Boeing has revealed today that around 55 of its flagship 787 Dreamliners “have the potential” to develop a fuselage shimming problem, but reiterated that the fault was being fixed.
Shims are used to fill in space between parts and industry publication Flightglobal has reported that improperly joined pieces had caused “parts of the aircraft’s carbon fibre structure to delaminate”.
The discovery of the issue is the latest in a line of relatively minor but persistent issues to plague the flagship models of both Boeing and Airbus.
“In all the airplanes that we built, up to airplane 55 in round numbers have the potential for the shimming issue,” said the Boeing’s vice president Jim Albaugh at a media roundtable in Singapore.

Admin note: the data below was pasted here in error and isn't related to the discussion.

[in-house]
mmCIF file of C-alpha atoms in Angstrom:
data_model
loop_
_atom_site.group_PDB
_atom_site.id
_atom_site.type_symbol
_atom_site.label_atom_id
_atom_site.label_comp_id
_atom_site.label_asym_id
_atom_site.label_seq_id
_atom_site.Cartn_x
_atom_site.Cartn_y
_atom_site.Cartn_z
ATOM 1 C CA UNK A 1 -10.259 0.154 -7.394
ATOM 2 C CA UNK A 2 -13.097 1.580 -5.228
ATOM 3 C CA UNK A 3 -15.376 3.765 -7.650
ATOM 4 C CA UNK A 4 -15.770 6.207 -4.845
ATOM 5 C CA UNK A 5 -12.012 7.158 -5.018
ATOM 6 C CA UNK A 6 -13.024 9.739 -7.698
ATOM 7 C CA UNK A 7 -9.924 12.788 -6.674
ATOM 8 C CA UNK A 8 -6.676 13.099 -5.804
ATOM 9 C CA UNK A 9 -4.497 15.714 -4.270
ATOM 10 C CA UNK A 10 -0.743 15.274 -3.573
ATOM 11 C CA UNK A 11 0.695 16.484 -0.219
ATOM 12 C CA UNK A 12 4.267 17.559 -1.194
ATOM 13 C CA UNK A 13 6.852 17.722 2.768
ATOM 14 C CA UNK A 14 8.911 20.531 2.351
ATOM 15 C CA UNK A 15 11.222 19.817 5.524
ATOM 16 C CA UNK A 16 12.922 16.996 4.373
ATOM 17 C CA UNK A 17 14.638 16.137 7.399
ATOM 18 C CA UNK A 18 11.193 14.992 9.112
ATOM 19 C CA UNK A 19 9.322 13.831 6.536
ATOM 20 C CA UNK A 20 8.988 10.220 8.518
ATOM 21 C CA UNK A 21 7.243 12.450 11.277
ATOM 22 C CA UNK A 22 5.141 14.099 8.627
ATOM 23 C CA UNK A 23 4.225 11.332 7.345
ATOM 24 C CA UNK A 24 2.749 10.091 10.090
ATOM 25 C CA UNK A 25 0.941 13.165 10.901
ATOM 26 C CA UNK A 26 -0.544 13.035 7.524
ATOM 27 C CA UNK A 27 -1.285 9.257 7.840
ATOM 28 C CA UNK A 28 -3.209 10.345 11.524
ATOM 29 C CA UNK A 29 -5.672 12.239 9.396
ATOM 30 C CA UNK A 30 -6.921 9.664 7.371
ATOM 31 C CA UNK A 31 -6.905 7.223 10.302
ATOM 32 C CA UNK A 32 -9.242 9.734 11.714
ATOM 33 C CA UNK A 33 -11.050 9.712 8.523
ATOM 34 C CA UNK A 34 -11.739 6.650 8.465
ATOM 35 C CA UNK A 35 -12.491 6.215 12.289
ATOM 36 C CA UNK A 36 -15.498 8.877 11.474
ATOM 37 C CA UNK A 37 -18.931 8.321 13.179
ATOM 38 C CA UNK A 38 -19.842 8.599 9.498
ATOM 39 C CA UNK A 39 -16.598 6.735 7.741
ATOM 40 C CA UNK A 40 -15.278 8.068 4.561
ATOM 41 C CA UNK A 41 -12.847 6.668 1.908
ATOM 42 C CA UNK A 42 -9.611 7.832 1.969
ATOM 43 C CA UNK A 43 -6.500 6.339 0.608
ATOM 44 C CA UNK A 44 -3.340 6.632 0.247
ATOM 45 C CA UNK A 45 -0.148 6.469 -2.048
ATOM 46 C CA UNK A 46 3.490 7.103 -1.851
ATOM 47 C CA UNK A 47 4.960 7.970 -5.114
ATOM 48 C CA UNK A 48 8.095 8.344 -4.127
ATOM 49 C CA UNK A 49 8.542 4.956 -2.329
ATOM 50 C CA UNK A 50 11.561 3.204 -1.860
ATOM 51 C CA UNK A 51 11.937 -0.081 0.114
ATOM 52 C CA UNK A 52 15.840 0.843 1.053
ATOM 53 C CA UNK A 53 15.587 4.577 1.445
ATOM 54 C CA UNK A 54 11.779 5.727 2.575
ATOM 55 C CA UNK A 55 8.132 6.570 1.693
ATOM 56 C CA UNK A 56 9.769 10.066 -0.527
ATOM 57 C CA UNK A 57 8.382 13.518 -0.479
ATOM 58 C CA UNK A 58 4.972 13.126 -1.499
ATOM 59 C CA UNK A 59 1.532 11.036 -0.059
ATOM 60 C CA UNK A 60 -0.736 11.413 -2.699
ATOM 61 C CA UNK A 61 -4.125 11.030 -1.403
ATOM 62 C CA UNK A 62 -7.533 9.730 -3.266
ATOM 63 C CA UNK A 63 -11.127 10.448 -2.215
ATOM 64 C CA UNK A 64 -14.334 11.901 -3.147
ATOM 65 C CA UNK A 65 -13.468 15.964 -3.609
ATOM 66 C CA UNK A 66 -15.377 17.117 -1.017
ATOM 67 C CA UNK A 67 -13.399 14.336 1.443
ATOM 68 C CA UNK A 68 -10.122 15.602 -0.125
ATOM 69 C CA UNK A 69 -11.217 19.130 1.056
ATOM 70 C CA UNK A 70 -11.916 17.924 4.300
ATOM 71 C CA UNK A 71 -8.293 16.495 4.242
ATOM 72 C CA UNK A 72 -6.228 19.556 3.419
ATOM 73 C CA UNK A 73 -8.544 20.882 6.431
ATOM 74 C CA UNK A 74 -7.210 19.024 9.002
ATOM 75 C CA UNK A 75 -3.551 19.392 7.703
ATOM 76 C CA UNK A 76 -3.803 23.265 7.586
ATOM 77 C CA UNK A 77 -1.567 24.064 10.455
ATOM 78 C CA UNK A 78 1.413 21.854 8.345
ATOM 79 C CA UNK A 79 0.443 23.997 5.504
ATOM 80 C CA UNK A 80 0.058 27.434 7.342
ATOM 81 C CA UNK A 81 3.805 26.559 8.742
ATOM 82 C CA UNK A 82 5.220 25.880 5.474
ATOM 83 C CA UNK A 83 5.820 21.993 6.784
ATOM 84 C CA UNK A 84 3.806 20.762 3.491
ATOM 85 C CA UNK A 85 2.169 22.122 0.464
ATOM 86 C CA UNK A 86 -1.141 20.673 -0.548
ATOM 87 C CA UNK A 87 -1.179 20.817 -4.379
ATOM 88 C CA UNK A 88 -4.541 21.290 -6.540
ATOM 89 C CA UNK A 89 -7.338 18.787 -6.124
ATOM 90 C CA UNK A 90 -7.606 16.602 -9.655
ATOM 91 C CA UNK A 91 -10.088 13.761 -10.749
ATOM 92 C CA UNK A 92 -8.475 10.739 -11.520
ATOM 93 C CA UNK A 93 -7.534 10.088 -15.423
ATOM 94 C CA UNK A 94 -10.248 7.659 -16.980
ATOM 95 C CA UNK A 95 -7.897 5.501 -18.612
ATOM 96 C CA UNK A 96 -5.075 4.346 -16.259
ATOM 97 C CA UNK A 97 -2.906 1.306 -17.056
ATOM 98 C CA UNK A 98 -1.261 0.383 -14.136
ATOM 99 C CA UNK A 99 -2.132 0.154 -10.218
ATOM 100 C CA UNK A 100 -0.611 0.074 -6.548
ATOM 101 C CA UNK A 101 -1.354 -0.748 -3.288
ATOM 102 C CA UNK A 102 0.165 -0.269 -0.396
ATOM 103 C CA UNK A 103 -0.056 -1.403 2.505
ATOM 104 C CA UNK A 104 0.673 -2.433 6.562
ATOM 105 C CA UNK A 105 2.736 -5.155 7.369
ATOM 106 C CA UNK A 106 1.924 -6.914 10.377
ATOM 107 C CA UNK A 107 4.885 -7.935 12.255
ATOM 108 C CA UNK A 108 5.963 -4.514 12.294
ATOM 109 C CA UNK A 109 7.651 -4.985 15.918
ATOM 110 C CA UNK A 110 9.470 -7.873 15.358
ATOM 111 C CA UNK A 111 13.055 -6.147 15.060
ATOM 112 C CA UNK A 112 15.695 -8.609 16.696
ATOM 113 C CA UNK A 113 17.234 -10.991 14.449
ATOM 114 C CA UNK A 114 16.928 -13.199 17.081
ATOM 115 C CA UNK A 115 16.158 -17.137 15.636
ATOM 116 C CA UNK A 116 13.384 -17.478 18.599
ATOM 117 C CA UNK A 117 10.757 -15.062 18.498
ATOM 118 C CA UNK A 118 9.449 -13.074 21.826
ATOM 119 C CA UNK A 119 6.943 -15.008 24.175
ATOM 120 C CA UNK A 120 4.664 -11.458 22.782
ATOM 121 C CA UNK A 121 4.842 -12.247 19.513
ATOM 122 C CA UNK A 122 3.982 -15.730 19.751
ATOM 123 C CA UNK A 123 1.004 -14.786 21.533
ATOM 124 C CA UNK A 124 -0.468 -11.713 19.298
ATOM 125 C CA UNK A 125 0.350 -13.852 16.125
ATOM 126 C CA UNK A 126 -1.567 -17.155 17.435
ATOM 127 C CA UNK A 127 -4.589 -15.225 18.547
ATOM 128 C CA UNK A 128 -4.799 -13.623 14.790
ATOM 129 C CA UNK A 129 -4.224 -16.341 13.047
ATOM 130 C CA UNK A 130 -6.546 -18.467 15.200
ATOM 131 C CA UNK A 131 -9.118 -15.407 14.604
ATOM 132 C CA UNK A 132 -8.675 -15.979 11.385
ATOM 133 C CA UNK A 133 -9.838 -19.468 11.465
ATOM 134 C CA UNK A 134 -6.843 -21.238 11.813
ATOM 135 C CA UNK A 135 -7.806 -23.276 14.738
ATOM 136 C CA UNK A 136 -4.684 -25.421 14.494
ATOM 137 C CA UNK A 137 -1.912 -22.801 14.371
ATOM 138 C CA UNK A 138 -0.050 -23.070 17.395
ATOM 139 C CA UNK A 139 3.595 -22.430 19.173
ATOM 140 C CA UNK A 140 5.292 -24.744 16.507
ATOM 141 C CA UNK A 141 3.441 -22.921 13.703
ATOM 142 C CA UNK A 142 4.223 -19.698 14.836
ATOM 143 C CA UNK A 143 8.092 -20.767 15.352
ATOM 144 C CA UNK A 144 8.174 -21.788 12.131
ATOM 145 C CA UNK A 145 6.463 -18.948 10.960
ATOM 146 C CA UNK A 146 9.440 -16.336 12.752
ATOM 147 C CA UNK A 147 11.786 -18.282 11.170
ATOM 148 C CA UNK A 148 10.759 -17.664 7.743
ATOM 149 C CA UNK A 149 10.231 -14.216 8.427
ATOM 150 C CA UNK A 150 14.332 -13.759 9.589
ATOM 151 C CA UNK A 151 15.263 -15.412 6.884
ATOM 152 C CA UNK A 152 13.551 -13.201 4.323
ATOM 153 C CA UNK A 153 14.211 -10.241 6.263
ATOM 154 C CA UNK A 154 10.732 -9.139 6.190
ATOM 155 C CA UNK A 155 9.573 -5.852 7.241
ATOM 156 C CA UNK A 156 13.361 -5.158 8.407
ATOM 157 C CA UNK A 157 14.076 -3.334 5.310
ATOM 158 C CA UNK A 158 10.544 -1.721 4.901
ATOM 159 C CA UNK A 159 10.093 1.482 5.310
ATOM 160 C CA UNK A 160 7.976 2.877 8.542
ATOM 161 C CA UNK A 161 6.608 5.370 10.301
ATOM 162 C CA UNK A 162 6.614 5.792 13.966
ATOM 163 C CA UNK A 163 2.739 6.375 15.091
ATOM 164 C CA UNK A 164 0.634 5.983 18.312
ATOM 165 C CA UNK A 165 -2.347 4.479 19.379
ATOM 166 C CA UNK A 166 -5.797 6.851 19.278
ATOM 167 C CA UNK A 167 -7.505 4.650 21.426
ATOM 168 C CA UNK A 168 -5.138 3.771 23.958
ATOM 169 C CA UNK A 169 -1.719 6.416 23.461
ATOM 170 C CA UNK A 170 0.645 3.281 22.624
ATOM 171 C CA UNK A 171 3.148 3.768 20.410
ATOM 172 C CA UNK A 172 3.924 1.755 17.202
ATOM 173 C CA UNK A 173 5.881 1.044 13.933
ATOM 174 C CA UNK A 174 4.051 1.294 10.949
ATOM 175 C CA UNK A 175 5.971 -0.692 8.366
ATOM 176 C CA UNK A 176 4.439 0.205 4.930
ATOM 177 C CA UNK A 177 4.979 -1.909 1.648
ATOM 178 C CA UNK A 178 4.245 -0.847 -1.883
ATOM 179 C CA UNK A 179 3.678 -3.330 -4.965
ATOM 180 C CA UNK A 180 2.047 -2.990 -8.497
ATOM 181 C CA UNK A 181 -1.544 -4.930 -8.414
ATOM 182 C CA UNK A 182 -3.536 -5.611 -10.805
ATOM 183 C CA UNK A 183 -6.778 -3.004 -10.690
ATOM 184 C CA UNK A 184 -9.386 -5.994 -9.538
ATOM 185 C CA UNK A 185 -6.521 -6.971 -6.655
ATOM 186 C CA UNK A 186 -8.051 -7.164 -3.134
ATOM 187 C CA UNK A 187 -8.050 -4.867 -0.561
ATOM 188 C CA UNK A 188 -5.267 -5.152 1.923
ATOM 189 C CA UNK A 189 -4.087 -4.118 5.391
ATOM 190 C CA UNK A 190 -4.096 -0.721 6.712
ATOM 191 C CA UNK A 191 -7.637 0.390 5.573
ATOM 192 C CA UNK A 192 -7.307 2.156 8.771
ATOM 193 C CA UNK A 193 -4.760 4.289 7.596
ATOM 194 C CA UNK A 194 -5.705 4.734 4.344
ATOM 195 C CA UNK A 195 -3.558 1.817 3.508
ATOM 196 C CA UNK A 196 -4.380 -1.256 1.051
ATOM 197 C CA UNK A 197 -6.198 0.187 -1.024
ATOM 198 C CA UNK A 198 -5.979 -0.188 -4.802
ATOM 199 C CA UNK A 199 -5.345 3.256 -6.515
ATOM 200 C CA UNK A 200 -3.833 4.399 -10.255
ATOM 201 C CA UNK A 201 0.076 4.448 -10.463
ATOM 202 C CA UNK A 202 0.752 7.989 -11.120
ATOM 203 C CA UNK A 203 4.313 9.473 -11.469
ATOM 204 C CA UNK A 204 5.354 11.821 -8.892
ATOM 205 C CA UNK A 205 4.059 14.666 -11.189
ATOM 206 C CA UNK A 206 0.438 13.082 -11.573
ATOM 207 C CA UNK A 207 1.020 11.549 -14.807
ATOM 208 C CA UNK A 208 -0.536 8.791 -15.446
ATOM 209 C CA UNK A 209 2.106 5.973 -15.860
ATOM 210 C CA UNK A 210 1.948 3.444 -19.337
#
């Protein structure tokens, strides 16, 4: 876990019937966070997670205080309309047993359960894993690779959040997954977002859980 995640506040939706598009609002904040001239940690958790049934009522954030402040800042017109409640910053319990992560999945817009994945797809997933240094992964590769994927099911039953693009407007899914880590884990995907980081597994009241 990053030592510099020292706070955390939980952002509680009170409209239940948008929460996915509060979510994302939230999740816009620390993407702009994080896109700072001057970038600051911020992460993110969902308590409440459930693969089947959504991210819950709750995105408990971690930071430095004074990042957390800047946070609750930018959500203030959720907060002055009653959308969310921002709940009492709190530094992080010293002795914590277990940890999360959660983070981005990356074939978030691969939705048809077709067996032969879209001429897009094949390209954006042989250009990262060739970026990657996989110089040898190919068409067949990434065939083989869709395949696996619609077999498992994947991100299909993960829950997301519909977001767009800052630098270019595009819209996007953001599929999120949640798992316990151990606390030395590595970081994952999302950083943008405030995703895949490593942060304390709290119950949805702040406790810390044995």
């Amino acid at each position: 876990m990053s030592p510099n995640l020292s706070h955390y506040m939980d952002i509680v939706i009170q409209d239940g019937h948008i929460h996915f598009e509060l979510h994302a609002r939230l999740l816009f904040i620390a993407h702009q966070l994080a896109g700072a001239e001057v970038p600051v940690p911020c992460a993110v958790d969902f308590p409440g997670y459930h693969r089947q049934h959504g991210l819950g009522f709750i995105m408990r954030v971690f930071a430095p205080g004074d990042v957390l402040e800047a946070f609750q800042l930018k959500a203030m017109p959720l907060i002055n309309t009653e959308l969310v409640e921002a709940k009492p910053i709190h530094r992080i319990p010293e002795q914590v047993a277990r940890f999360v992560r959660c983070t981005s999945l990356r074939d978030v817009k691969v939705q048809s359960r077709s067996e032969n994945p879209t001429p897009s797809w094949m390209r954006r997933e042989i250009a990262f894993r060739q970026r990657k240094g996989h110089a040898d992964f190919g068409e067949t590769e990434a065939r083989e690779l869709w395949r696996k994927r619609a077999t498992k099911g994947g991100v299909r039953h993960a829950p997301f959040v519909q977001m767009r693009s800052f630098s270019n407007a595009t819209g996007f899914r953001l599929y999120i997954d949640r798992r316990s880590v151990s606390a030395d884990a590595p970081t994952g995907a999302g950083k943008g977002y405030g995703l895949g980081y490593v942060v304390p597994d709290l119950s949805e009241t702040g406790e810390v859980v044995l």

Highlighting that the problem would not impact on the delivery of 787 Dreamliners due this year, Albaugh added: “It’s very fixable and we are in the process of fixing the airplanes that are in flow, there is not a safety or flight issue on the airplanes that we’ve delivered and this is a long term issue that has to be addressed,” he said.